The battle for free speech in America has reached the constitutional level.
Two years ago, President Obama, frustrated over recent pro-free speech Supreme Court rulings, called for an end run around SCOTUS with an Amendment to Overturn the First Amendment. This month, congressional statists commenced efforts to grant him his wish.
S.J. Res.19, dubbed “Democracy for All”, was introduced in the Senate on Monday, September 8. The proposed amendment reads as follows:
SECTION 1. To advance democratic self-government and political equality, and to protect the integrity of government and the electoral process, Congress and the States may regulate and set reasonable limits on the raising and spending of money by candidates and others to influence elections.
SECTION 2. Congress and the States shall have power to implement and enforce this article by appropriate legislation, and may distinguish between natural persons and corporations or other artificial entities created by law, including by prohibiting such entities from spending money to influence elections.
SECTION 3. Nothing in this article shall be construed to grant Congress or the States the power to abridge the freedom of the press.
As The Hill reported, the amendment is intended to reverse two Supreme Court rulings; Citizens United, which struck down campaign spending limits by corporations and unions, and McCutcheon, which struck down aggregate campaign spending limits by individuals.
This amendment grants governments broad powers to abridge political free speech by legally curbing campaign spending. Speech entails spending money in myriad ways; e.g., running ads on TV or radio or in newspapers. The unabridged exercise of free speech, guaranteed by the First Amendment, is inextricably linked to the right to spend one’s own money as one judges best. To restrict spending on speech is to abridge free speech.
This amendment further seeks to limit or even forbid individuals from exercising their spending (and thus speech) rights in voluntary association with others by drawing a legal “distinct[ion] between natural persons and corporations or other artificial entities created by law.” But these entities are in fact not “created by law” but by voluntary agreement among individuals, and properly recognized by law. Entities such as corporations are voluntary associations of individuals, and to violate the rights of voluntary associations is to violate the underlying rights of the individuals involved.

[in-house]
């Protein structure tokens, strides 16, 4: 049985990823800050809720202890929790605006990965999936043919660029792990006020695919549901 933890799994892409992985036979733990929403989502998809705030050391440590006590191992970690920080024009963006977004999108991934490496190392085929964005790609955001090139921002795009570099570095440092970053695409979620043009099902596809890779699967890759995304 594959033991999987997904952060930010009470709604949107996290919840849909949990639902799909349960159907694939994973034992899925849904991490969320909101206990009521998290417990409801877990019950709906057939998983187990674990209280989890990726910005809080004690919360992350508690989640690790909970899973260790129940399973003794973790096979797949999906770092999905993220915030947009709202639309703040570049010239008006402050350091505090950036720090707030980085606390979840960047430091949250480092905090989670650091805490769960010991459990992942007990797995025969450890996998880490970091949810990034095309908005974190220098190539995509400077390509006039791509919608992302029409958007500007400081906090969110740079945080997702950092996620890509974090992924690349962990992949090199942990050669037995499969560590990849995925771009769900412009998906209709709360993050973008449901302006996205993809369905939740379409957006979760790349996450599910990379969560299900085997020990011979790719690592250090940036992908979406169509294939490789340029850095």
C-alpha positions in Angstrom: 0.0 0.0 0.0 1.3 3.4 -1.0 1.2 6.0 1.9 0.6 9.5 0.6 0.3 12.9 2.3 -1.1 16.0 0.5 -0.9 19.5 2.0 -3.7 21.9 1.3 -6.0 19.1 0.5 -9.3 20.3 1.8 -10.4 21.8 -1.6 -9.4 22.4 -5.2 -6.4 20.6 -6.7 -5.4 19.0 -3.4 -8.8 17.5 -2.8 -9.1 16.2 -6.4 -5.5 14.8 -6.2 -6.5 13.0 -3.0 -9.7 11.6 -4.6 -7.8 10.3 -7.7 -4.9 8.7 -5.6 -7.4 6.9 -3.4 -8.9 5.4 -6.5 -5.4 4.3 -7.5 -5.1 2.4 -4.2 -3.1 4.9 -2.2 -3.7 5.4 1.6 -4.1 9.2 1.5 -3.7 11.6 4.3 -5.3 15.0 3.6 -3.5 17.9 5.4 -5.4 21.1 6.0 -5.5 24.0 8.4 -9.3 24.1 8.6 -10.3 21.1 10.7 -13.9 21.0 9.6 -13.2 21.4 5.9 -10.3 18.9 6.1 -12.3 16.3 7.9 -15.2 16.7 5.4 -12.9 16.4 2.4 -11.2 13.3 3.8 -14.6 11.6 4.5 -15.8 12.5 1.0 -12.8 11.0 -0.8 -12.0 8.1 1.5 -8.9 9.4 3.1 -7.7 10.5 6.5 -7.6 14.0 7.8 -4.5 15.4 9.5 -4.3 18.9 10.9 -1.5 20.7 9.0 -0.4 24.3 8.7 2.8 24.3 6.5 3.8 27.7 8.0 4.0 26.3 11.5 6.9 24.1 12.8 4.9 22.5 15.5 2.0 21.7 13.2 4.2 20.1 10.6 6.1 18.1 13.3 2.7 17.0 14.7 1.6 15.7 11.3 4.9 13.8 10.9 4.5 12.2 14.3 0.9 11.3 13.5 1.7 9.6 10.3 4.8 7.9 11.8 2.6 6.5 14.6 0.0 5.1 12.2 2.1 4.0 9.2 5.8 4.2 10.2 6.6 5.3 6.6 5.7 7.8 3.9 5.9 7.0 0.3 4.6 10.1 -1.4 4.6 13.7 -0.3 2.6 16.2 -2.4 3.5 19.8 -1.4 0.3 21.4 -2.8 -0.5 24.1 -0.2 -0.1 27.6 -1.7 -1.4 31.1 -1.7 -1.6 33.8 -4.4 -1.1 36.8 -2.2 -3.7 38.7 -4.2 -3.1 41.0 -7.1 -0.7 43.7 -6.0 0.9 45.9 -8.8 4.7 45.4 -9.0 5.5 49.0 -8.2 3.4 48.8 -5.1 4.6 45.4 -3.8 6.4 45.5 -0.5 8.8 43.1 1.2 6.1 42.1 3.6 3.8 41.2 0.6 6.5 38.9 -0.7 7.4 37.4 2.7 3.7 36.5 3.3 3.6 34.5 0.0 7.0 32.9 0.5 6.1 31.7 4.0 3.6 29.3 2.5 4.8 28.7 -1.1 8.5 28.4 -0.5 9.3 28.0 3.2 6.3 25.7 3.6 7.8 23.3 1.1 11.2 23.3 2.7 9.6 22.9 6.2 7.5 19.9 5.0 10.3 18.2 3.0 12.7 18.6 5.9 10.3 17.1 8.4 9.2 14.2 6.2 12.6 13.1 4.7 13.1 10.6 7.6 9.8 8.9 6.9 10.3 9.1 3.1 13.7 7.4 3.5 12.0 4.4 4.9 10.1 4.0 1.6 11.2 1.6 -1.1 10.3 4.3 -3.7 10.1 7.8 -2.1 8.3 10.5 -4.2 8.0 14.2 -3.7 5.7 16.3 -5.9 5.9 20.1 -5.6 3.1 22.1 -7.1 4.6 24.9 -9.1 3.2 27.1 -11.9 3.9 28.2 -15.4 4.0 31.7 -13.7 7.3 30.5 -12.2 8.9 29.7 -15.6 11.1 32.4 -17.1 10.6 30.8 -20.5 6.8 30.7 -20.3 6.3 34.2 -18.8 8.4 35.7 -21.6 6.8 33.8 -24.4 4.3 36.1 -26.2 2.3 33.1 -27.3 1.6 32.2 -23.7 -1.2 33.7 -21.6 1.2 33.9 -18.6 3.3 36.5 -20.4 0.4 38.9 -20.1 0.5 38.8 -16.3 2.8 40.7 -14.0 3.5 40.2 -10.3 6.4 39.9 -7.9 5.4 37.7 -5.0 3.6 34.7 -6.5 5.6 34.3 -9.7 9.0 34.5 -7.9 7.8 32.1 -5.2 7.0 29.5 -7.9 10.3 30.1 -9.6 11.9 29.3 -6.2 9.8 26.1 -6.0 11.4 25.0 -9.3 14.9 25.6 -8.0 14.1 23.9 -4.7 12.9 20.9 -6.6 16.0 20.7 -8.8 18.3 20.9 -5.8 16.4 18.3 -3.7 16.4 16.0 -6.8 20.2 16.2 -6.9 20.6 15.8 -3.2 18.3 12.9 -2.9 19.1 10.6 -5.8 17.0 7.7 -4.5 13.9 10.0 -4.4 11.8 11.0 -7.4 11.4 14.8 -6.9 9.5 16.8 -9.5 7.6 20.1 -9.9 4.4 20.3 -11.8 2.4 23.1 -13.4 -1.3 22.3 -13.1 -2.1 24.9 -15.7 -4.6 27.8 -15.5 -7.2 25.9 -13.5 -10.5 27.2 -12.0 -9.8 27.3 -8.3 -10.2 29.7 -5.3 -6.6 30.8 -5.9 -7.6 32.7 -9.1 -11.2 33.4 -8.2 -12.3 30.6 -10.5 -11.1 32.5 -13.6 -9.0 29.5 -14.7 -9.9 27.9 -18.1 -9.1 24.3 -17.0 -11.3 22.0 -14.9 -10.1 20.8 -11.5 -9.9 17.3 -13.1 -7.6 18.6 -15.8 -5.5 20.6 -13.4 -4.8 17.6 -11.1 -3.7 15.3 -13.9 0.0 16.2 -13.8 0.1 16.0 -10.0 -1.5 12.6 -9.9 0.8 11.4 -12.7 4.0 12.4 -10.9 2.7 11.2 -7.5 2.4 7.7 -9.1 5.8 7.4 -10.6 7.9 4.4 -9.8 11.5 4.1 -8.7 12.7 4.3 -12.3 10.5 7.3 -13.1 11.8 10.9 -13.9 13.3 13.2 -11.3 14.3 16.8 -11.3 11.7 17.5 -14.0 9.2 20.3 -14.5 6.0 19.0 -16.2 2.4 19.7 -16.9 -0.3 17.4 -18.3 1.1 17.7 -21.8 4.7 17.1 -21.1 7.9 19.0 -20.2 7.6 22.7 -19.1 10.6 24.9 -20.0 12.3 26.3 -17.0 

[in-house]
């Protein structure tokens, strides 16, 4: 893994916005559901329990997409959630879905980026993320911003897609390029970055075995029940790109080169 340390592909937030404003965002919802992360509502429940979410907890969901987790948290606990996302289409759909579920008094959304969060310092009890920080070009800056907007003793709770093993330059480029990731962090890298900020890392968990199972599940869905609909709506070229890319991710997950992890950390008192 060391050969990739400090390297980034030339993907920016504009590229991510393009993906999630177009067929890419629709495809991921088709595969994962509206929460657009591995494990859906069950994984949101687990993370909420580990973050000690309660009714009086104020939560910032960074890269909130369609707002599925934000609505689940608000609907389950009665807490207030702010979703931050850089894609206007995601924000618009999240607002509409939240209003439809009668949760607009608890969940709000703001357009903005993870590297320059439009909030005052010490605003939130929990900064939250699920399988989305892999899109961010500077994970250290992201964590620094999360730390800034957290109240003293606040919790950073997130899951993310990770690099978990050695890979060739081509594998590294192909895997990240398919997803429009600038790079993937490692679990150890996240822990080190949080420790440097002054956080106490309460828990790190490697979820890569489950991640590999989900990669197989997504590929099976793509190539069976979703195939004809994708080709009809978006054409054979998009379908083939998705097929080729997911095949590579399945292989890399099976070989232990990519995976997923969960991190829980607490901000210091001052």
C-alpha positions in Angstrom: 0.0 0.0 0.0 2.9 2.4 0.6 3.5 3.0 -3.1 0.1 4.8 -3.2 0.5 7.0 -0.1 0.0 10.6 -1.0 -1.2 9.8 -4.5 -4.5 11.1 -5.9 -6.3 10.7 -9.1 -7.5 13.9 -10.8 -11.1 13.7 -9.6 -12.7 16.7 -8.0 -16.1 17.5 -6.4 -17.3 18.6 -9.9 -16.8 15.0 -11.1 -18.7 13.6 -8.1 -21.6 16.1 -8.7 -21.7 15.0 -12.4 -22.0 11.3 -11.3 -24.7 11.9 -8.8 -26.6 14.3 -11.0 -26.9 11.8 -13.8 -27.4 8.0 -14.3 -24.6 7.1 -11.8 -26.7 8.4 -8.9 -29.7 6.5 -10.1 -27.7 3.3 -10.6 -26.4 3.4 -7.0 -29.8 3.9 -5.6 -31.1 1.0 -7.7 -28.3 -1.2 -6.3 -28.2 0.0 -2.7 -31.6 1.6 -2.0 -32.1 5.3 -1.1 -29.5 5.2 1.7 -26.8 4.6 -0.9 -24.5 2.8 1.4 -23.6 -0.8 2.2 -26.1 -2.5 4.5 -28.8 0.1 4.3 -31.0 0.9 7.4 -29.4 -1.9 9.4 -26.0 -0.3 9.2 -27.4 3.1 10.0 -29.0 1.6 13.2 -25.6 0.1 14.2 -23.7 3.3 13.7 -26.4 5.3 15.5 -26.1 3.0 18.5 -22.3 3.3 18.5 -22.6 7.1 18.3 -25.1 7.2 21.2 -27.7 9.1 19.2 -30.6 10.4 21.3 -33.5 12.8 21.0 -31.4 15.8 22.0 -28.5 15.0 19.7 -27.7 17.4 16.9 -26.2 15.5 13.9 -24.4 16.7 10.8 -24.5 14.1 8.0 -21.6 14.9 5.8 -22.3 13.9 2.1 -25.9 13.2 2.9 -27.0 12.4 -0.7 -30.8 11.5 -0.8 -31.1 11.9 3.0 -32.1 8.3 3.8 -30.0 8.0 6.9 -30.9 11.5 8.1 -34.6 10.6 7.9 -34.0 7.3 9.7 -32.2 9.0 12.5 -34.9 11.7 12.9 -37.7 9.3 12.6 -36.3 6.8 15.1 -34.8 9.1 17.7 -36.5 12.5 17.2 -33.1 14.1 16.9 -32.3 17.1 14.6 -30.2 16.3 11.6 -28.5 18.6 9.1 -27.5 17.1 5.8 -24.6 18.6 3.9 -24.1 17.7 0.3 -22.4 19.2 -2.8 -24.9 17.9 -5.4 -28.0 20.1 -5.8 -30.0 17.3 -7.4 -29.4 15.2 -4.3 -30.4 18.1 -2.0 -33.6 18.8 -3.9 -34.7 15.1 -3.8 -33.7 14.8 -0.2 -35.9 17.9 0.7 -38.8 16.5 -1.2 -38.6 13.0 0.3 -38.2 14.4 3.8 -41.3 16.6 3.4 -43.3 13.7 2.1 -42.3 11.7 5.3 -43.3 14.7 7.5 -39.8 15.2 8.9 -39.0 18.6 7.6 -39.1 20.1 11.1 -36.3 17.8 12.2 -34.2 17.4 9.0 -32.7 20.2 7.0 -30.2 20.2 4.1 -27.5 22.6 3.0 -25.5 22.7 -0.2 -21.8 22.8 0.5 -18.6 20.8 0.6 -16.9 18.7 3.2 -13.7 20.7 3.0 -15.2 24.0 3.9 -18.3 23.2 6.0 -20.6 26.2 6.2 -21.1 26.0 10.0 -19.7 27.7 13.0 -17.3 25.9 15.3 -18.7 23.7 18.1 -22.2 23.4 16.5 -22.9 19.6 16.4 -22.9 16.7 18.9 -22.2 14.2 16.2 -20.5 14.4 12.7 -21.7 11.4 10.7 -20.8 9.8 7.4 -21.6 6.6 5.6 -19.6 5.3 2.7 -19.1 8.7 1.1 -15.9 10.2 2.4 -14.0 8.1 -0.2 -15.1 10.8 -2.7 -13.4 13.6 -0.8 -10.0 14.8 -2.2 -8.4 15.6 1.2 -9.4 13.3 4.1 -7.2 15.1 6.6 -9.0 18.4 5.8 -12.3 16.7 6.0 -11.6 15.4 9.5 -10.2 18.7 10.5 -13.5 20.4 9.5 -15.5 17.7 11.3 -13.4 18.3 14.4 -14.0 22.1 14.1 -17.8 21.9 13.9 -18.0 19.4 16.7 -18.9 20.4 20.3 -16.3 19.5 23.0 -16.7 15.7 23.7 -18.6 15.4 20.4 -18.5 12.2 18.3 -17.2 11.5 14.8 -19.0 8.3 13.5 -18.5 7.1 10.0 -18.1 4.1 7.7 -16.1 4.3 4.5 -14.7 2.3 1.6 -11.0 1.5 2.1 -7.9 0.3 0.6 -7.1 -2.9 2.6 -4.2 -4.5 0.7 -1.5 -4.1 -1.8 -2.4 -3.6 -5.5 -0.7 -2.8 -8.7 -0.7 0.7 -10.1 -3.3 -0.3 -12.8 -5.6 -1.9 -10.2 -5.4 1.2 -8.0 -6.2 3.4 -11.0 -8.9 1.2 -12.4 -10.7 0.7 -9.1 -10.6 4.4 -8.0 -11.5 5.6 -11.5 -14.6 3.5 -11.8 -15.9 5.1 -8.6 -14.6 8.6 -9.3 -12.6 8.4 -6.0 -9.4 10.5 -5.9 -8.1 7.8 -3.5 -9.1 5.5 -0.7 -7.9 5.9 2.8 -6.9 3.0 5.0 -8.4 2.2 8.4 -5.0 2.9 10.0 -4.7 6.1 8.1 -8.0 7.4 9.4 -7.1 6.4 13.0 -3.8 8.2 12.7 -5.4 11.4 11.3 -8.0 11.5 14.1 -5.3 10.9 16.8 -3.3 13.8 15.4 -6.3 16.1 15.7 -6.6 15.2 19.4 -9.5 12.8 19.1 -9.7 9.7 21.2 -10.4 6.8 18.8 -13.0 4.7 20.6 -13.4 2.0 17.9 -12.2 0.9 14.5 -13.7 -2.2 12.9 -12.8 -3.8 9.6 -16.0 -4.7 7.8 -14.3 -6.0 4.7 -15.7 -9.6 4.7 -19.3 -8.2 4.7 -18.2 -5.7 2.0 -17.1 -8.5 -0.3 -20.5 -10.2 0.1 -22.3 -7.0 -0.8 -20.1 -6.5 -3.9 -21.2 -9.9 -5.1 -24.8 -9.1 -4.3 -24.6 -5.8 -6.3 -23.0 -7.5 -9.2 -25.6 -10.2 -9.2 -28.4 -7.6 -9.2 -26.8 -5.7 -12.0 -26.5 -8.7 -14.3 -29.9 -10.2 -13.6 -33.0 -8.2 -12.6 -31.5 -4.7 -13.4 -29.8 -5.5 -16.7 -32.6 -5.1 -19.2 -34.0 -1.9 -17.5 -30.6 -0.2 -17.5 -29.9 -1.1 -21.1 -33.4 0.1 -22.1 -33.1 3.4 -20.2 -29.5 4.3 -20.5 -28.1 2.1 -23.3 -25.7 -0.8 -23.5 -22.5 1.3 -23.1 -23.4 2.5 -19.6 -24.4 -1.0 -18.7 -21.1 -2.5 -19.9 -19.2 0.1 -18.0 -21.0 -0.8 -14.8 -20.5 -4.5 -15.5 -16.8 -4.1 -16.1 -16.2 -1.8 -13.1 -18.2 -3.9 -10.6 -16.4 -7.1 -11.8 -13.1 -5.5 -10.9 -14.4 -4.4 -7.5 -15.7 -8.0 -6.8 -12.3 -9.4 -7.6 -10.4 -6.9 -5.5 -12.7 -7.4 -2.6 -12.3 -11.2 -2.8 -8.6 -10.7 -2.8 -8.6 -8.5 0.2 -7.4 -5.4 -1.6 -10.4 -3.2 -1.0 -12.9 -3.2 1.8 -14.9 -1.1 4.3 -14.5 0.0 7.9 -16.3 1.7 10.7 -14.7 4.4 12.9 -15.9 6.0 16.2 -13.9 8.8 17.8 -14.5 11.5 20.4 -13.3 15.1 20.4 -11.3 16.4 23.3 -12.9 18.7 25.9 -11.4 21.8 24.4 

Despite SECTION 3, press freedom is at risk, too. For one thing, most of the major media are incorporated entities. Second, it costs money to operate the press; e.g., a newspaper. At it’s root, freedom of the press is freedom of speech. When a newspaper editorializes for or against a candidate, ballot referendum, or other political issue—that is, seeks to “influence elections”—it must spend money to do so. How will future legislatures and courts reconcile the government’s power to regulate, limit, or block campaign spending by corporations with freedom of the press? On what logical basis does one favor media corporations from non-media corporations? Both the NY Times and ExxonMobil are corporations. Both seek, at times, to “influence elections.” Why distinguish between the two? This amendment could become a tool of enemies of media corporations such as Ralph Nader and Noam Chomsky. Dictator Hugo Chavez undermined press freedom in Venezuela by attacking the “corporate media”.
I have only offered the briefest take on this issue, as I see it. There is much more to say on this. Essentially, this amendment transforms political speech from an inalienable right that government cannot abridge, to a privileged grant from the government, effectively overturning the First Amendment and giving the political class the power to silence its own critics.
The chance for passage is virtually nil, for now, and the Senate rejected the measure. But statists are gearing up for a long-term fight to get it enacted. This promises to be the mother-of-all free speech battles, upon which the war can very well be decided. Given the critical importance of free speech, press, and association, the highest priority should be given to exposing the sinister nature of this initiative, and strangling it in its crib. No free (or semi-free) nation can last for long under laws that place the freedom to speak one’s mind at the arbitrary discretion of government officials.
Steve Simpson on Continuing Threats to Corporate Free Speech—TOS interview